Upon his parents' death, Bruce inherits Wayne Enterprises -- a mega-corporation -- instantly making him a billionaire. Unsatisfied by wealth, Bruce seeks to understand the criminal mind so that he can best defeat it. Along with brains, he needs brawn, so Bruce treks around the world being trained in the martial arts. He is given an opportunity to join the elite League of Shadows -- a vigilante organization sworn to eradicate evil. Initially drawn to the League, Bruce discovers that it is nothing more than the flip side of the criminals it seeks to stop. The League, acting as judge, jury, and executioner, lacks justice and compassion -- traits, Bruce notes, that should separate those who bear the sword from the wicked they pursue.

The internal struggle Bruce faces is externalized in Batman. He wants to do good, to give the citizens of Gotham City hope for relief from the rampant criminality that besets them. On the other hand, Batman does not merely want to stop villains; he wants to see them suffer. Sometimes his sins are of omission. As he tells one particularly bad man, "I won't kill you. But that doesn't mean I have to save you." That many in the audience find his methods viscerally satisfying says a lot about our own spiritual struggles.

Identity in Humanity
Despite the gadgets, the money, and the costume -- under all of it is merely a man, grappling with his own demons, trying to make sense of the world. Few people are like Bruce Wayne in resources, but many of us are like Bruce Wayne in introspection. We see a world devastated by sin. If we are even the least bit spiritually sensitive, we recognize that something has gone horribly wrong with the world that needs to be put right. In whatever comparatively small ways we can, we try to do good.

Batman represents that part of humanity struggling in the flesh to fix the world. But even here Batman's creator, Bob Kane (and, later, Frank Miller even more so), gets it right. Batman can't do it. Fans of the comic book series understand that Batman tries to be an immovable object pressed upon by the irresistible forces of evil that overrun Gotham -- a microcosm of our world. There is no false sense of ultimate triumph. No sooner is one catastrophe averted than another arises. The one mood that pervades the Batman universe is weariness. And that bone-tired feeling of being a step away from a final blow is something that all of us, at one time or another, have felt.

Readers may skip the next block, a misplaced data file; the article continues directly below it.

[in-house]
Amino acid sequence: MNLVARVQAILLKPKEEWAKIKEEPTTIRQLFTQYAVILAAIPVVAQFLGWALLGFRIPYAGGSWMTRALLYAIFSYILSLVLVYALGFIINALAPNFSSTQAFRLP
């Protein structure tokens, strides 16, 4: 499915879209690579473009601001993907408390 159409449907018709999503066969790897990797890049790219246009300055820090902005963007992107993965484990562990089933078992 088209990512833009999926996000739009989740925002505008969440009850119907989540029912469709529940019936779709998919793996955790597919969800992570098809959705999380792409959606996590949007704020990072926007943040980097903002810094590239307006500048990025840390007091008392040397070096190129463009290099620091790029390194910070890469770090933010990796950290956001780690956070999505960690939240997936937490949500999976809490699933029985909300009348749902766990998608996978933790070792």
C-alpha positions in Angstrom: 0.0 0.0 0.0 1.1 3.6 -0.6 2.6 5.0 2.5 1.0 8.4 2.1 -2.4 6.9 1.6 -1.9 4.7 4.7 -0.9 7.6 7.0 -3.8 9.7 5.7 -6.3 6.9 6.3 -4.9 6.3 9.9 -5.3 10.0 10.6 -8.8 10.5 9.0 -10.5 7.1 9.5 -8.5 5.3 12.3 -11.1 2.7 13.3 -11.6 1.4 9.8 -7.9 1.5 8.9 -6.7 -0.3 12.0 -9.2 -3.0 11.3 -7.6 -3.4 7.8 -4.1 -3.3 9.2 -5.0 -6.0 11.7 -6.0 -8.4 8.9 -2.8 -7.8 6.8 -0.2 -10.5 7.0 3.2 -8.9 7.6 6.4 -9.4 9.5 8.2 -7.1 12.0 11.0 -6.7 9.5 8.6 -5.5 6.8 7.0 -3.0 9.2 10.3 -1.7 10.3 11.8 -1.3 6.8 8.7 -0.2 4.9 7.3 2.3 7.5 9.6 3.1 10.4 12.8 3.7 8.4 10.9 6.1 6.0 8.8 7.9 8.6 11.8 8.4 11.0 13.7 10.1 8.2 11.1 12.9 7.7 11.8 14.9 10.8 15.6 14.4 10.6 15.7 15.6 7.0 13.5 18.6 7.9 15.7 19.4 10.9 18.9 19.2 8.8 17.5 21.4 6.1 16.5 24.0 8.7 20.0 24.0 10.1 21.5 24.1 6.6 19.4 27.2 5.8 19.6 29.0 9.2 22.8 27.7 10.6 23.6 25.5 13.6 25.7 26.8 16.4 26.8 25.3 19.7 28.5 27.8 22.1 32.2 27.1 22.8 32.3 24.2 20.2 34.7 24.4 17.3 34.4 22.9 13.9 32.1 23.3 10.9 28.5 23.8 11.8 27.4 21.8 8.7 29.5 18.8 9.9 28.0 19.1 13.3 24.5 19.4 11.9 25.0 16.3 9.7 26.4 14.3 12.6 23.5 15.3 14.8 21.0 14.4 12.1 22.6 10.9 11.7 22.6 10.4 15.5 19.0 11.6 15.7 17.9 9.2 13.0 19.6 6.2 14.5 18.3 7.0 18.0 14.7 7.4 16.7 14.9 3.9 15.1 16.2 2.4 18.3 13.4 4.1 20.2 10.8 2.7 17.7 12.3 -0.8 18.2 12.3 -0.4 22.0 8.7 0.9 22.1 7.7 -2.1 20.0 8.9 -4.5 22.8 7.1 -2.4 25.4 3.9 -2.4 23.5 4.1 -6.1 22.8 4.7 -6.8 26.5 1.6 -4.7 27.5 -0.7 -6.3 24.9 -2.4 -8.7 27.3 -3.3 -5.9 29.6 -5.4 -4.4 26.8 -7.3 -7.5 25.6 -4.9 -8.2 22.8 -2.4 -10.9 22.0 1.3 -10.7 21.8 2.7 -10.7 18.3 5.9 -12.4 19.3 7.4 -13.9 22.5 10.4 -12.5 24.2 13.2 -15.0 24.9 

We resonate with Batman, because he is us.

What are Christians to Make of Batman?
Batman is not the answer, he is the expositor. In a bigger-than-life arena, he explores and exposes what many of us expect is true about the world. What Christians know is that the world does not need a superhero, it needs a Savior.

Films like Batman Begins provide Christians with excellent opportunities to talk about the fallen nature of the world, and of ourselves. We can talk about the seductive call of vengeance that we feel, even when the wrongs we suffer are minor. We can discuss the darkness that pervades our planet; all the while we are unveiling God's plan to redeem us and it. We were made for something better. That belief is the only reason we are able to recognize our twisted world for what it is -- temporary.

Batman Begins may be fiction -- but it points to important facts. In that way, the bleakness of much of the movie is more useful than the artificially upbeat tone of other super-hero films. Instead of standing on the sidelines, waiting for a kindly mutant to save us, Christians can take part in bringing light to dark places. And ultimately we need not be satisfied with occasional victories, because we know that one day good will truly triumph, and evil will utterly wither away.
Marc T. Newman, PhD (marc@movieministry.com) is the president of MovieMinistry.com -- an organization that provides sermon and teaching illustrations from popular film, and helps the Church use movies to reach out to others and connect with people.


Additional information on ChristiansUnite.com is available on the Internet at http://www.christiansunite.com/
Copyright 2003 ChristiansUnite.com. All rights reserved.

(My Note:  No, I haven't seen the movie. This is simply a Christian article that I thought was interesting.)